“There is an extra level of intensity for athletes at the professional level,” Carpenter said. “An elite speedskater usually trains anywhere from six to eight hours a day.”

Muscles strains are one of the most common sports-related injuries, and they are often caused by muscle imbalances. For speedskaters, low back injuries, hip flexor, groin and hamstring strains are particularly common because of the body’s position while skating, which involves a deep squat while leaning forward.

“Many of these muscle strains are based around the pelvis,” Carpenter said. “When there are core imbalances, movements such as cutting, pivoting and changes of direction put athletes at risk for injury. It is also common for athletes to be more quadricep-dominant rather than optimally balanced, which can lead to injury.”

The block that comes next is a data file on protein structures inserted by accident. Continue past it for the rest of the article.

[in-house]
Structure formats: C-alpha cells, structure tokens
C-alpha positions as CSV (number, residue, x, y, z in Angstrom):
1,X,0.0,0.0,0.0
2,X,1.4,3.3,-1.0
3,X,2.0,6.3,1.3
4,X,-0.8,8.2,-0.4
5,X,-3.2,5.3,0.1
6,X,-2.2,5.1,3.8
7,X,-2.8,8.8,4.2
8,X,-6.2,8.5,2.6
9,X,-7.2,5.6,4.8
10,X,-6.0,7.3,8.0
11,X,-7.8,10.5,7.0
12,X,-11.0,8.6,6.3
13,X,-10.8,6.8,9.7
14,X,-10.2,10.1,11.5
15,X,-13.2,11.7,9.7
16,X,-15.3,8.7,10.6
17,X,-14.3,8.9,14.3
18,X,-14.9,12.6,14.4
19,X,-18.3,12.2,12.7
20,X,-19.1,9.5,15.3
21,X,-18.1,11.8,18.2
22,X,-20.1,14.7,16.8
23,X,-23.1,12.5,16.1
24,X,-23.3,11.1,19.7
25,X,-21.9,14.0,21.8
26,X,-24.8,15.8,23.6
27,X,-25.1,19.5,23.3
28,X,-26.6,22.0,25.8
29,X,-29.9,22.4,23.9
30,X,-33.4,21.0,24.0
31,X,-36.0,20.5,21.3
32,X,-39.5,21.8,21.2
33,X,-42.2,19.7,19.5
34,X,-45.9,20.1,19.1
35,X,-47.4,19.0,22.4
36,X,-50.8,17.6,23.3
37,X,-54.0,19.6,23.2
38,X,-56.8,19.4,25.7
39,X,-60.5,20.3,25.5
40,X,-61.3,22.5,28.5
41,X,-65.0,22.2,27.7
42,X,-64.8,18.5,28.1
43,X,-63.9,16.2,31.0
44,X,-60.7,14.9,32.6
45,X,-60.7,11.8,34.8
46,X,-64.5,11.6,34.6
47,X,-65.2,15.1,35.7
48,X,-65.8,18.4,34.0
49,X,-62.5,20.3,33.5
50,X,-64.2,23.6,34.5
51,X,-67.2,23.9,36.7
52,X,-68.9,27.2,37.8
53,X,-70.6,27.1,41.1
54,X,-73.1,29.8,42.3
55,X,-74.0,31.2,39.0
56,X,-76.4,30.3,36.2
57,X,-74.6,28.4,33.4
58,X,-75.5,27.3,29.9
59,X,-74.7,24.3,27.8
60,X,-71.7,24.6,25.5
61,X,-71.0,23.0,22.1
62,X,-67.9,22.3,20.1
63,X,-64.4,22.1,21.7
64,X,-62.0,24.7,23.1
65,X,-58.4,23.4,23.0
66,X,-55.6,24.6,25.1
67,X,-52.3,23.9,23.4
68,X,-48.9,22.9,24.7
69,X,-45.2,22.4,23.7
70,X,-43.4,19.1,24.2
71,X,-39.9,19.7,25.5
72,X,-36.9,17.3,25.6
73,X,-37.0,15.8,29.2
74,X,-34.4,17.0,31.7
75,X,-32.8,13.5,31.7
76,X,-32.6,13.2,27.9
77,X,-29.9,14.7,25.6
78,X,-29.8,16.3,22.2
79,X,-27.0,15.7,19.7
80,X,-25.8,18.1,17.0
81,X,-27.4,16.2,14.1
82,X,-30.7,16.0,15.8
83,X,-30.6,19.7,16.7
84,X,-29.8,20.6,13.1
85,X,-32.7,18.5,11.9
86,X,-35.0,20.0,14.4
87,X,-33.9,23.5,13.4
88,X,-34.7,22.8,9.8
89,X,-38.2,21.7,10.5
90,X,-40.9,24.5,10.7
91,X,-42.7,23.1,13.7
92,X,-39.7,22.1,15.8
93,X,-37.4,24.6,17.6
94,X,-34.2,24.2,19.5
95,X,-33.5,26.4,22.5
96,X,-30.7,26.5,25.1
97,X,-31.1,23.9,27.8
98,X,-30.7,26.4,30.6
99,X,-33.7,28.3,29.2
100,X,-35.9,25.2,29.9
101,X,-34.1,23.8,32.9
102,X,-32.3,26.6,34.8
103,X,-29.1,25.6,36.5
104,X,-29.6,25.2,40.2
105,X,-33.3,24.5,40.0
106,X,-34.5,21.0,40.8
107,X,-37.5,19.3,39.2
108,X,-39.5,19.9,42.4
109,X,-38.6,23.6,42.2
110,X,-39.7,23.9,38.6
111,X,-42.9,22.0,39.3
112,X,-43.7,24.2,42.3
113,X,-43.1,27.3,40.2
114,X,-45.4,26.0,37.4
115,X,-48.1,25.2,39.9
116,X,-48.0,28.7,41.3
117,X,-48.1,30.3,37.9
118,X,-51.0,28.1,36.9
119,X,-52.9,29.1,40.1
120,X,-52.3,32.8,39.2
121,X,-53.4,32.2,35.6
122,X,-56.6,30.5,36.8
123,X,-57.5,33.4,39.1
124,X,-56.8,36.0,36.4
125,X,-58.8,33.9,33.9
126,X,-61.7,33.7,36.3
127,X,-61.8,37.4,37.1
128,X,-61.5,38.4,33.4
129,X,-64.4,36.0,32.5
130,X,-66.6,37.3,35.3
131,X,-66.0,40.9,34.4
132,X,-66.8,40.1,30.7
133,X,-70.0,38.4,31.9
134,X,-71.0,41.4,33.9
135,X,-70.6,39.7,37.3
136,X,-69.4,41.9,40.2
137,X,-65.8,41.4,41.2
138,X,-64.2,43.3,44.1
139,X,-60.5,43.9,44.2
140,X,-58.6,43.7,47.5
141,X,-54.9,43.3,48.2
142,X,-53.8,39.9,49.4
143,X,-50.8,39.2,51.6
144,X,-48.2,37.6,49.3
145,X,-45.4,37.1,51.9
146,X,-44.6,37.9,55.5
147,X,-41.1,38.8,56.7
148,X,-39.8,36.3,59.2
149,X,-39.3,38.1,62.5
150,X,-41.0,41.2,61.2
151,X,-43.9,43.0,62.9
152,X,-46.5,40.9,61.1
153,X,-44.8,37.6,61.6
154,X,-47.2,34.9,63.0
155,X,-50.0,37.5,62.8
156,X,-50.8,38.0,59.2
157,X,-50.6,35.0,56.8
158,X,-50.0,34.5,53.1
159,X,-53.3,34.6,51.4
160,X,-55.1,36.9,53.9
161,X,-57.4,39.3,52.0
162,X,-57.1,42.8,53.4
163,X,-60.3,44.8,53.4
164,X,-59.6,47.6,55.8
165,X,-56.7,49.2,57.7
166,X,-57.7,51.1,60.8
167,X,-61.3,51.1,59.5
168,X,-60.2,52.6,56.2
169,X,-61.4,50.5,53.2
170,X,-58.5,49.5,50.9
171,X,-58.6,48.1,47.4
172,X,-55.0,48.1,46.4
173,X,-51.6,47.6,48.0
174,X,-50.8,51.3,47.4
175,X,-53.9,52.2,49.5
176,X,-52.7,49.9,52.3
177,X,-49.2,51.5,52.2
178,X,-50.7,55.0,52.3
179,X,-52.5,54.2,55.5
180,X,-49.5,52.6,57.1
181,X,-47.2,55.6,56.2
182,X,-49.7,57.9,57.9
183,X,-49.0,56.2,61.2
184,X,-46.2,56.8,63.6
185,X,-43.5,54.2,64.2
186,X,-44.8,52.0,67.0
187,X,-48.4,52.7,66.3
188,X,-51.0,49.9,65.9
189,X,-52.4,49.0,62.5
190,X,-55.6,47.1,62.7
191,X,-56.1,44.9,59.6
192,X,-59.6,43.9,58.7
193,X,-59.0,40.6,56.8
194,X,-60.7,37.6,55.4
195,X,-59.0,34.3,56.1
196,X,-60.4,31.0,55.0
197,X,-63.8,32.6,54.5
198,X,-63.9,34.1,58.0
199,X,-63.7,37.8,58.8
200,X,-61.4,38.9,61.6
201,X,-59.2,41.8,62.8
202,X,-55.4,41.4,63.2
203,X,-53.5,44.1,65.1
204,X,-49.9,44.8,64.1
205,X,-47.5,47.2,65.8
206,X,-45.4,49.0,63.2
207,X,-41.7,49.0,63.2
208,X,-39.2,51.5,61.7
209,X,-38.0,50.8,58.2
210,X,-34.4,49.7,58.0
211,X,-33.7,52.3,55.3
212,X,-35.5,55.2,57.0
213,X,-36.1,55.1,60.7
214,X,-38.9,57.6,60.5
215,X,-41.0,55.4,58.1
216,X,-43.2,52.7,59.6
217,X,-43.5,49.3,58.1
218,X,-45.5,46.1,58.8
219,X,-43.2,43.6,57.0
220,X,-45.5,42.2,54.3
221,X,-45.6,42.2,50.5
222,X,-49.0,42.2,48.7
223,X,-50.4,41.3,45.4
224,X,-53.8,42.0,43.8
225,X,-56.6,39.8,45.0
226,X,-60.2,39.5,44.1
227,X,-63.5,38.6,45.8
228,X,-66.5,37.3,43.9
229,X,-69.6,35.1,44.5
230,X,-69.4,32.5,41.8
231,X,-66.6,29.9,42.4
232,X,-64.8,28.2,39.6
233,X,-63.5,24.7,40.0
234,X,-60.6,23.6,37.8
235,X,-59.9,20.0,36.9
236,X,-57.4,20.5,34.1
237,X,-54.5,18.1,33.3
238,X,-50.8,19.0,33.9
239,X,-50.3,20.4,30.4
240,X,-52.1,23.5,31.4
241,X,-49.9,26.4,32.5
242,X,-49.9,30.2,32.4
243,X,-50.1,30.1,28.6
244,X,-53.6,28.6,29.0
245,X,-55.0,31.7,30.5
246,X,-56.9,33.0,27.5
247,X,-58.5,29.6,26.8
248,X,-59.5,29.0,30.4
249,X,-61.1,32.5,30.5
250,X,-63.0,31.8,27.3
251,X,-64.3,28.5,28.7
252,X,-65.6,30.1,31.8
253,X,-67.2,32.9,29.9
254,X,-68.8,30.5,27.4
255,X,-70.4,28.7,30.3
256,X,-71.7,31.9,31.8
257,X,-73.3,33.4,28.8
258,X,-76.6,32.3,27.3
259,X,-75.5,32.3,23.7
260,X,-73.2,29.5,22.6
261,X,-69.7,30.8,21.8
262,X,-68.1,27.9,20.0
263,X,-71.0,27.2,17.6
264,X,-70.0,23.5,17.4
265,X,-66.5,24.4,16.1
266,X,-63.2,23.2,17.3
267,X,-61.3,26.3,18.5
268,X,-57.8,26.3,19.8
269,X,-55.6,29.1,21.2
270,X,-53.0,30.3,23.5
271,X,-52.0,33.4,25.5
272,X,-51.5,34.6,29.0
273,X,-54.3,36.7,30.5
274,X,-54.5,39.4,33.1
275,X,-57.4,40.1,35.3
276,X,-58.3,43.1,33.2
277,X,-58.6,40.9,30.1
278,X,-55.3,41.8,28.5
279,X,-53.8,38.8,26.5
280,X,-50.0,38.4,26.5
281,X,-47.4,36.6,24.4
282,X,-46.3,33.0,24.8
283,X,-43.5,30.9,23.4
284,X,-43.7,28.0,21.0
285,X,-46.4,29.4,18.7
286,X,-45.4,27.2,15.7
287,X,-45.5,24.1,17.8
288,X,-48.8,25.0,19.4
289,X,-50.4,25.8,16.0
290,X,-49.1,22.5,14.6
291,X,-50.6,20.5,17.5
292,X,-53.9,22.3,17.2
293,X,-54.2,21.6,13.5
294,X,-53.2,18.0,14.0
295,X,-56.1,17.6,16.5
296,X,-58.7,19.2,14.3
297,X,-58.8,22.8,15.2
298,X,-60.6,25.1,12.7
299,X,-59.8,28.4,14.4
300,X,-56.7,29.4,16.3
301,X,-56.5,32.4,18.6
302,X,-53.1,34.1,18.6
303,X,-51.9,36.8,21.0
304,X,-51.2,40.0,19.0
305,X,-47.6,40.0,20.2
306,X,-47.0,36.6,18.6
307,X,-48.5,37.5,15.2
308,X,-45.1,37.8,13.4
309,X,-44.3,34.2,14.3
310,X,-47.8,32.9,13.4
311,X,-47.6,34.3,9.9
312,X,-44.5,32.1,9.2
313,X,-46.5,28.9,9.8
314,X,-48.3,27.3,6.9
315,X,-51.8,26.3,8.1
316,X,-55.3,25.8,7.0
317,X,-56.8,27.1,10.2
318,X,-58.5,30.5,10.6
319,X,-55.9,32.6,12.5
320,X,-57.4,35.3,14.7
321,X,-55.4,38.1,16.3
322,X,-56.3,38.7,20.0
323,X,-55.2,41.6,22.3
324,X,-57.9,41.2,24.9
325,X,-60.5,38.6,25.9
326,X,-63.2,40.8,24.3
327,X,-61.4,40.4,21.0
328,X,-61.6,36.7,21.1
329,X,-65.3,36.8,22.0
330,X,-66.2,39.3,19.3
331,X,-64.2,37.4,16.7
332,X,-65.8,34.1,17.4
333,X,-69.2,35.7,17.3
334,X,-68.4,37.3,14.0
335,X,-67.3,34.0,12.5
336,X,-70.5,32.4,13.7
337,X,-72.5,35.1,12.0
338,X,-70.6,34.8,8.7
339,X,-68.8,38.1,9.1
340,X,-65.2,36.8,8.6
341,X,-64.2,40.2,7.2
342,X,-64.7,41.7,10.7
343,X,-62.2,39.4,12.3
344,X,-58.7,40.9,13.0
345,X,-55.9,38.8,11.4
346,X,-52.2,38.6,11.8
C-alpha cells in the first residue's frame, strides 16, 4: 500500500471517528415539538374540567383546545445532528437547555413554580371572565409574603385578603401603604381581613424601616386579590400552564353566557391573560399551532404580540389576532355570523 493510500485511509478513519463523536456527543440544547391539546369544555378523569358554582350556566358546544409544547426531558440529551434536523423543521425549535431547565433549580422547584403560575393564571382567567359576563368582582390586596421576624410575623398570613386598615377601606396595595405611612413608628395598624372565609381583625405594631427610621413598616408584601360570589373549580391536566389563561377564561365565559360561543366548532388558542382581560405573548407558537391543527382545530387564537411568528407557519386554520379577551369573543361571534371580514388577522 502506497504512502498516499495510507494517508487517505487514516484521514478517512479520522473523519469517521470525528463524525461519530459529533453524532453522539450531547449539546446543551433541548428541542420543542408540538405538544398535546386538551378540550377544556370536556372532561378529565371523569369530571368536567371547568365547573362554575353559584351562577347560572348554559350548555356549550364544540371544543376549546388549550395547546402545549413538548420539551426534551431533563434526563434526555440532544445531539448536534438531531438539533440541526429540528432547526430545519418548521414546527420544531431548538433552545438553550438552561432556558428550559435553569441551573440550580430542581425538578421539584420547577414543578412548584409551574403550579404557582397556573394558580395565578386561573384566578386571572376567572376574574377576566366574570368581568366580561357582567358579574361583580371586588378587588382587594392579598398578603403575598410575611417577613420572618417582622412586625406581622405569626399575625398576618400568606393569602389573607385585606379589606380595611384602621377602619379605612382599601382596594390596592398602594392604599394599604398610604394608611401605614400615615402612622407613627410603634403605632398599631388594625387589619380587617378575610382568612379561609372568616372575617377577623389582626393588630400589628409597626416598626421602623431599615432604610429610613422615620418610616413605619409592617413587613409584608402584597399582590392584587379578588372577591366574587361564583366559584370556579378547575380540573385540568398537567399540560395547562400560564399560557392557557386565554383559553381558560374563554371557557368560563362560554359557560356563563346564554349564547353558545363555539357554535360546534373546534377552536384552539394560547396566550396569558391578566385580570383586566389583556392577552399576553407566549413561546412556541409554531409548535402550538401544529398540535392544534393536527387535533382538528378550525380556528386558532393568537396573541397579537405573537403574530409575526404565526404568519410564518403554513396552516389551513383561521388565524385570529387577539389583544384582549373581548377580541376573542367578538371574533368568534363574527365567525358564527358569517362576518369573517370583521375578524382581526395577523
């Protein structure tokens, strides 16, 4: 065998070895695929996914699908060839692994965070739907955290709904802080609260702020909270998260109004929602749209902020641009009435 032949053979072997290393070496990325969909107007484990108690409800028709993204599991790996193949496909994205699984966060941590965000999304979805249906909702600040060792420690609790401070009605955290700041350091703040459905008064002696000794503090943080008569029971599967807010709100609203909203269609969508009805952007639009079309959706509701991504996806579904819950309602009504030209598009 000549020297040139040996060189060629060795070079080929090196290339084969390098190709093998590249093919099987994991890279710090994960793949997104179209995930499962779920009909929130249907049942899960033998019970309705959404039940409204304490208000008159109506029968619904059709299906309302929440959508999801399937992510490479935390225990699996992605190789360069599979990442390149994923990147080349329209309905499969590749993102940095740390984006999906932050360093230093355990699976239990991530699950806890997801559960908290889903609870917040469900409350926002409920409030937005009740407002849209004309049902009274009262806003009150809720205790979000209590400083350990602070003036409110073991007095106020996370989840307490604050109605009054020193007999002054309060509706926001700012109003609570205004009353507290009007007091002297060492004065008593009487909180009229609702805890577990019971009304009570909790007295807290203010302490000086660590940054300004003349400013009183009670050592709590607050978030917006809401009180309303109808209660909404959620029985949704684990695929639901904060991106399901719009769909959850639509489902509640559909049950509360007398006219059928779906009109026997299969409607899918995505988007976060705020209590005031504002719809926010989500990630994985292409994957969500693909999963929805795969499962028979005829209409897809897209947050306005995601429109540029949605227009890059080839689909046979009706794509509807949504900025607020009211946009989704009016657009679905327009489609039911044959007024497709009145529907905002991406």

Long-track speedskaters tend to experience more overuse injuries, while short-track speedskaters experience more acute injuries, such as lacerations and concussions, as a result of falls on the ice.

Injury Prevention for Speedskaters

Staying healthy is a priority for all athletes, but for elite speedskaters, whose sport is only featured on the world stage once every four years, injury prevention leading up to the important events, like team trials, is critical. During training sessions, Carpenter keeps track of the speedkaters’ range of motion, strength, mechanics and stability. She tailors each athlete’s training program to their needs and focuses on identifying areas of asymmetry and pain, which can increase the risk of injury.

“I can get a lot of information about how a skater is feeling based on their skating position,” Carpenter said. “If they appear fatigued, and I can see them pushing forward into their knee, resulting in knee pain, I know we need to work on developing their glutes and hamstrings in order to get the foundational strength they are lacking that will allow them to sit back into their squat more.”

An important component of injury prevention for any athlete is recovery, and Carpenter prioritizes it for the speedskaters she trains.